General Motors today said it will roll out five-foot-long, pod-like, concept vehicles that run on electricity and communicate with surrounding cars.
Known as Electric Networked Vehicles (EN-V), the concept cars are designed for use in high-population areas and will go on display at the World Expo in Shanghai on May 1st, says a story on MSN.com. Working with electric scooter maker, Segway, GM developed the concept vehicles in its studios in Australia, Europe and the United States.
The vehicles are said to be a scant 60 inches long, 56 inches wide, and 69 inches tall at their highest points. They average about 900 pounds in weight. Their bodies are said to be built from lightweight plastic and carbon fibers.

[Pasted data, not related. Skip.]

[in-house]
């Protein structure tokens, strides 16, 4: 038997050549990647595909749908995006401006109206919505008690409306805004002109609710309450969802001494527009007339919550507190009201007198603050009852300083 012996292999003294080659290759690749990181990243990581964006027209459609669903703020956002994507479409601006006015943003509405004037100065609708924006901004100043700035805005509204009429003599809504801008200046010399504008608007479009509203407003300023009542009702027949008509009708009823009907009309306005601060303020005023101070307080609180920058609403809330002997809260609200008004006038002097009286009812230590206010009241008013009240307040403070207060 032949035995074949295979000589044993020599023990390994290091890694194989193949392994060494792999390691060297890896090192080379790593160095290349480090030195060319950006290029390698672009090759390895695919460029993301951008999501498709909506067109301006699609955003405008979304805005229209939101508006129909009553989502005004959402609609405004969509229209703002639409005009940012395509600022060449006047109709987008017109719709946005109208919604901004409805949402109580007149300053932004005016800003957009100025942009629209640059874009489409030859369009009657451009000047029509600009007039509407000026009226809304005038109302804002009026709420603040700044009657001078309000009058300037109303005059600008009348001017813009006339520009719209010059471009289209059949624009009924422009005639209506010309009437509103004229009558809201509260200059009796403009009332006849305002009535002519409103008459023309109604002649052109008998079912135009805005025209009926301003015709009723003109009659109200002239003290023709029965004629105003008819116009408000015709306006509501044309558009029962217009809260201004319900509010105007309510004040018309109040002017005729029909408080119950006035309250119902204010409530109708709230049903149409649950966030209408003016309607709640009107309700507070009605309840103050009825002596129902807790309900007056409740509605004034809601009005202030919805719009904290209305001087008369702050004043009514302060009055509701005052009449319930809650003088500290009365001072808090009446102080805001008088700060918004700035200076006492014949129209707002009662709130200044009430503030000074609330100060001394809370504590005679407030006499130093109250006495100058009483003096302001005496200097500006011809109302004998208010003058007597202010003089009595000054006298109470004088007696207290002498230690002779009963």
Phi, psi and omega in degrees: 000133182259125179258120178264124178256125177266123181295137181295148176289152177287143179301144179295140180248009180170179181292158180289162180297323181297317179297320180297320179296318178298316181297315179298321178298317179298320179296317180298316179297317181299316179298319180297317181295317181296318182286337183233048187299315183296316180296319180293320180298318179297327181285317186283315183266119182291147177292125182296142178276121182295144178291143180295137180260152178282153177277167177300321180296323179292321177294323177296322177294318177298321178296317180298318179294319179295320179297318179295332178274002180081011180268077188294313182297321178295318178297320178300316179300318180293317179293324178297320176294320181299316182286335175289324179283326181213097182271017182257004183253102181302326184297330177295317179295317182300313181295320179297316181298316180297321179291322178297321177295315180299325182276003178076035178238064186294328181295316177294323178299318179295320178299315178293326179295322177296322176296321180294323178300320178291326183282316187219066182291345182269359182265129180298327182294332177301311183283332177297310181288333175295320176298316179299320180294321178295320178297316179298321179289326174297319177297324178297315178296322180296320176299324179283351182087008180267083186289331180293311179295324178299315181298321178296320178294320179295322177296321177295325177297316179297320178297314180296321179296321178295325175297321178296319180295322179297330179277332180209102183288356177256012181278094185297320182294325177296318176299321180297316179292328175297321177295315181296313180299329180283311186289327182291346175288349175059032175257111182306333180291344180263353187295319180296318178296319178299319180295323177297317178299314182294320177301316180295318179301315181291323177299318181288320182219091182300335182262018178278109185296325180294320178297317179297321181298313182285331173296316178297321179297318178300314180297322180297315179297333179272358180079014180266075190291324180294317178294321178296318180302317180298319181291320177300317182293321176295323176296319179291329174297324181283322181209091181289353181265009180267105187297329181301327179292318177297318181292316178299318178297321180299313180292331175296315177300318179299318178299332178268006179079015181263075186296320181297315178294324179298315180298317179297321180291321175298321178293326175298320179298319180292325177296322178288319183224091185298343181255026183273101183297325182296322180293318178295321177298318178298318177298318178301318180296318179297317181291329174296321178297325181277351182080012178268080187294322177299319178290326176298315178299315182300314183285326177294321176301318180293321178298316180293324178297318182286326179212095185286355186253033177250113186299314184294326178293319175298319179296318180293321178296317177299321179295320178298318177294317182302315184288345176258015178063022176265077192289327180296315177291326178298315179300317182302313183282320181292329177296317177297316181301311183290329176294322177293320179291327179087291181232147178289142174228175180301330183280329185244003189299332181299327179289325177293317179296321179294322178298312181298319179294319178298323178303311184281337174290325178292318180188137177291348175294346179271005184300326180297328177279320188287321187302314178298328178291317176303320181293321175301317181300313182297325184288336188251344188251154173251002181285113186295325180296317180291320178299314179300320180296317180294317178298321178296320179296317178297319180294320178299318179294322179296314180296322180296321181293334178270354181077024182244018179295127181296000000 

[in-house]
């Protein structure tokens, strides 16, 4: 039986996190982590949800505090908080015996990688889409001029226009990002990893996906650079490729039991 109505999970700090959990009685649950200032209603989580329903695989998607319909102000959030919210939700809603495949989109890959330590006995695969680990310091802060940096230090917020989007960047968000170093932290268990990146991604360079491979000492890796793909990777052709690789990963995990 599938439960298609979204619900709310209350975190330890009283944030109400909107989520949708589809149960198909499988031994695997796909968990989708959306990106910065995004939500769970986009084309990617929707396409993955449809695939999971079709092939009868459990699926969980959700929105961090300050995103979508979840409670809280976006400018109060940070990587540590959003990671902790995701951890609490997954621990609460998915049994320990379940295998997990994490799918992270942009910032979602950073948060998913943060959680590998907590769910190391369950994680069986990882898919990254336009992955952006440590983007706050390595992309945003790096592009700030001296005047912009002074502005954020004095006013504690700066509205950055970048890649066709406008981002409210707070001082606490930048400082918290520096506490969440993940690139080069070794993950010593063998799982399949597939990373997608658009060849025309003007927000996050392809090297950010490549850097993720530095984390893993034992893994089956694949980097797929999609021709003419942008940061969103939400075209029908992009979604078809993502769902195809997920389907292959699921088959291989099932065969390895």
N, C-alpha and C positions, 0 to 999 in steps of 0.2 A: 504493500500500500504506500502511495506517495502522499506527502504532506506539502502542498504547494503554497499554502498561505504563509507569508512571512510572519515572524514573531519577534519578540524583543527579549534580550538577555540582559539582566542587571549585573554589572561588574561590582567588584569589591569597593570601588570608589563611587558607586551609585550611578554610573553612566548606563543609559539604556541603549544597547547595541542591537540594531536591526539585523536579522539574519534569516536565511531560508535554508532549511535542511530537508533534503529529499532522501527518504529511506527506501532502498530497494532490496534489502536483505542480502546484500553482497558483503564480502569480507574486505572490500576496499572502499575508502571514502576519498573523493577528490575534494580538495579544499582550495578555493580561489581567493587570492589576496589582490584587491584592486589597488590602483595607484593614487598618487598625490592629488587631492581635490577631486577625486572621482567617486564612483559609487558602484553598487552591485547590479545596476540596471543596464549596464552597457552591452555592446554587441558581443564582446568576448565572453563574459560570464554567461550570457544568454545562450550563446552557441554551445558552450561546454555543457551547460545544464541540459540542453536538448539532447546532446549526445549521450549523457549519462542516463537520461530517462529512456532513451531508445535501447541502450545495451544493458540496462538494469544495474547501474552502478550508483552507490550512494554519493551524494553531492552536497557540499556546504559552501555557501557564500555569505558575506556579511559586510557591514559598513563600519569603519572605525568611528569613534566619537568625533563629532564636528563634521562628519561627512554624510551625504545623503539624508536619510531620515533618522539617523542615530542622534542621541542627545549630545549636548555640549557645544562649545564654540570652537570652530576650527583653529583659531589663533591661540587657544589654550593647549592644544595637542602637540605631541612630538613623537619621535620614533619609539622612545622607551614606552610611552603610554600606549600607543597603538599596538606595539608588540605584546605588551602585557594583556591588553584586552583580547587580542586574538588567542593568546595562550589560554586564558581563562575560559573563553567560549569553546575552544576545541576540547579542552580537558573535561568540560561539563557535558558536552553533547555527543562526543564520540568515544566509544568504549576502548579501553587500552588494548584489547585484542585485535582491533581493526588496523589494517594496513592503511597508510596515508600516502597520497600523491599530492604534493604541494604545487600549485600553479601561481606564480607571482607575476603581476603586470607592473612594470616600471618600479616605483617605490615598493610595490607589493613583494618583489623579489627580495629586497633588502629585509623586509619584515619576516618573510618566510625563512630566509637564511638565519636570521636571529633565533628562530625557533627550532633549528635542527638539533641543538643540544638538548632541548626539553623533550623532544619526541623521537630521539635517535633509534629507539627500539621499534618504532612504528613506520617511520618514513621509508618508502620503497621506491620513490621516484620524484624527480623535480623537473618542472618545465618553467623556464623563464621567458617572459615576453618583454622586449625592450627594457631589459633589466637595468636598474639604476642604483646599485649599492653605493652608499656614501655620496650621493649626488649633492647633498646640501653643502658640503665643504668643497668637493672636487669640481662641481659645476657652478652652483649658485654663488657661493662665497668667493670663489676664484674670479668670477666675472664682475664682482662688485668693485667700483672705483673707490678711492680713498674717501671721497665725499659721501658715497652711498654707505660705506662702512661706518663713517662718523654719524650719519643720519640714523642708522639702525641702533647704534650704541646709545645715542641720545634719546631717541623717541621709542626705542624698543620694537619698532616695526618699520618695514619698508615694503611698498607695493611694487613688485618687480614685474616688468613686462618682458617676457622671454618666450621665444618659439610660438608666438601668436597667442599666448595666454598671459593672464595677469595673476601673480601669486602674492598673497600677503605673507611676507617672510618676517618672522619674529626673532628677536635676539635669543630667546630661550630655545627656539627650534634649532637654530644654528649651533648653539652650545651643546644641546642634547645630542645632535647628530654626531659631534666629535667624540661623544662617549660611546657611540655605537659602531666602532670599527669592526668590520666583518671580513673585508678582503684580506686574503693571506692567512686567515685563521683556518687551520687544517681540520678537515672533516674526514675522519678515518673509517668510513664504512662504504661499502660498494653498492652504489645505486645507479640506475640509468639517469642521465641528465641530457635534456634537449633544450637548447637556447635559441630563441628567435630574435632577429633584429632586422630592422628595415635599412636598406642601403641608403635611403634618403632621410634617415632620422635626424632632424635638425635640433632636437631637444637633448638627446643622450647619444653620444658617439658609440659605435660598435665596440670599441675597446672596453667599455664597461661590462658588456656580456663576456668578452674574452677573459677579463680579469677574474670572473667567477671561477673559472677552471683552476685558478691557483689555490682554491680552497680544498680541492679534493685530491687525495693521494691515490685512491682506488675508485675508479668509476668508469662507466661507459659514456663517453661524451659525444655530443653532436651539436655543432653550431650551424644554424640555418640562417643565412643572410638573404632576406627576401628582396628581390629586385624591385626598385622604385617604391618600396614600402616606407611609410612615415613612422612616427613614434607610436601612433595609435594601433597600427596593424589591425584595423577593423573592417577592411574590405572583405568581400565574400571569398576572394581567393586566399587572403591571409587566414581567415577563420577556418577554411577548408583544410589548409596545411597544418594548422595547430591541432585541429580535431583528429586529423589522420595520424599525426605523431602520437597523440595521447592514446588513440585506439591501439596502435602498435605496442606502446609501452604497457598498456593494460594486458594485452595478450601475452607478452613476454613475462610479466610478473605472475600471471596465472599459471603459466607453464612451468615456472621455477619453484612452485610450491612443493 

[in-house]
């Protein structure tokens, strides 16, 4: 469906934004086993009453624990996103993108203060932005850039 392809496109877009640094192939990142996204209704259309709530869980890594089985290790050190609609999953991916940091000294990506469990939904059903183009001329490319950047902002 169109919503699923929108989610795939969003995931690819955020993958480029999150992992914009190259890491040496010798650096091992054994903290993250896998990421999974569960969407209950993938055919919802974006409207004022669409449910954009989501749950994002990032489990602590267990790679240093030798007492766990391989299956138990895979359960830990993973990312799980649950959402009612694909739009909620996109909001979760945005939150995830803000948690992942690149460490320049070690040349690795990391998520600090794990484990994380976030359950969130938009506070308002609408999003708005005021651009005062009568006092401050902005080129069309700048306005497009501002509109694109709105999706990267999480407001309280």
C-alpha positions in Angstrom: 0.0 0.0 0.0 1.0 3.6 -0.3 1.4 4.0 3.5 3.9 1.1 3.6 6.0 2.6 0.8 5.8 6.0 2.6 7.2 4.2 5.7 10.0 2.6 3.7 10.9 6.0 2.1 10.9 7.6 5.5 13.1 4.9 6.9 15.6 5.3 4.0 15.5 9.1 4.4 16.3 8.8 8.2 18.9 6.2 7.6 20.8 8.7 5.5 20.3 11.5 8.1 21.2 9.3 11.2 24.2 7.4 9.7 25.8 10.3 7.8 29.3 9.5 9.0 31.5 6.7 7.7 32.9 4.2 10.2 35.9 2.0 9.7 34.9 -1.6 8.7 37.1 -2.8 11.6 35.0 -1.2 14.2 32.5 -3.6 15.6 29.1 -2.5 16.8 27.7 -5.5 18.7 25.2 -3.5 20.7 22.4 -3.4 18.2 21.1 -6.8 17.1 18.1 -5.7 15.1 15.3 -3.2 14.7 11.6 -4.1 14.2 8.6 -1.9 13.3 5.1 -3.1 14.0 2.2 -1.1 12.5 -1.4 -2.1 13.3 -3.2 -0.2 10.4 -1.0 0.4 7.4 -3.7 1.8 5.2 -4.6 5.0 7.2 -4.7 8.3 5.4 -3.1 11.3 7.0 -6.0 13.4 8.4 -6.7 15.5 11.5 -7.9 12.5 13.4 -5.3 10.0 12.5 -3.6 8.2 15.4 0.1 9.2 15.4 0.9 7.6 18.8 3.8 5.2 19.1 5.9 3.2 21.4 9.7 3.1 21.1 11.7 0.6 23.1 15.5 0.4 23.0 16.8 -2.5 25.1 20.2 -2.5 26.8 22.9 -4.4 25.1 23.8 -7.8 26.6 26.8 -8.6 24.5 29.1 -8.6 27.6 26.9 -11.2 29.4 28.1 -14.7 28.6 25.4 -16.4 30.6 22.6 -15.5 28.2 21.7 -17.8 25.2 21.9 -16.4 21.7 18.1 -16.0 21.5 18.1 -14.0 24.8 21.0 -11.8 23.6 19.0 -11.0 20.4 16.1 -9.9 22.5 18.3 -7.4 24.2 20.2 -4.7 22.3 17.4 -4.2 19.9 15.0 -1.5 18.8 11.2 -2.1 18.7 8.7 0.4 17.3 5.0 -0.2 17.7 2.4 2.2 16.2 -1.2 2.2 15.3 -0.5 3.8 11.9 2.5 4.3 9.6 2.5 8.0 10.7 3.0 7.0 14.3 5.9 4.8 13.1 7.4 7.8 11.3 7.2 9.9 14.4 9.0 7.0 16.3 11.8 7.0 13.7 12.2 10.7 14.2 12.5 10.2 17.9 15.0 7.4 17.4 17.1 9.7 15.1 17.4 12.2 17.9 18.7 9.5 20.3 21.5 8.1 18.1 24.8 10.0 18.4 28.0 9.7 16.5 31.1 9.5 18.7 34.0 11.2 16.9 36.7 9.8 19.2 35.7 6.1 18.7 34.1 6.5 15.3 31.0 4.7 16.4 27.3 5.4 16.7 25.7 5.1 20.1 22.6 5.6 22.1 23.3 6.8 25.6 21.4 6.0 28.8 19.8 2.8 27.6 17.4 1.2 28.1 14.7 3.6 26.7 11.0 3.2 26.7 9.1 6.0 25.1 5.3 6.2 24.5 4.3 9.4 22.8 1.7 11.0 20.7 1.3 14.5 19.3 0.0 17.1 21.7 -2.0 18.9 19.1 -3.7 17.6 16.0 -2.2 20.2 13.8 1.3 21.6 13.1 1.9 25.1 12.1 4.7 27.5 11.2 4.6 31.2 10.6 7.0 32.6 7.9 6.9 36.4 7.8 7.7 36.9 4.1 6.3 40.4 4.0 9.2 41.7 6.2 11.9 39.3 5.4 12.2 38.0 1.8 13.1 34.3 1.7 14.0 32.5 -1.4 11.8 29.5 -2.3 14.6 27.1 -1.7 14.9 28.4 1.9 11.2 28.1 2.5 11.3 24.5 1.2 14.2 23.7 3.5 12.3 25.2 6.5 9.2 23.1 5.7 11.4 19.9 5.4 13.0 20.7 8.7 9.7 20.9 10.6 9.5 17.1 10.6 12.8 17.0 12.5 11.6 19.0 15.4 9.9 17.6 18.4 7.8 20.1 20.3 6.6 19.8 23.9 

All of the EN-V concepts are powered by a Segway powertrain – brushless DC wheel motors that provide propulsion and braking. MSN’s story says that the EN-V will constantly communicate with traffic management networks to find the most efficient route to a prescribed destination.
For industrial control applications, or even a simple assembly line, that machine can go almost 24/7 without a break. But what happens when the task is a little more complex? That’s where the “smart” machine would come in. The smart machine is one that has some simple (or complex in some cases) processing capability to be able to adapt to changing conditions. Such machines are suited for a host of applications, including automotive, aerospace, defense, medical, computers and electronics, telecommunications, consumer goods, and so on. This discussion will examine what’s possible with smart machines, and what tradeoffs need to be made to implement such a solution.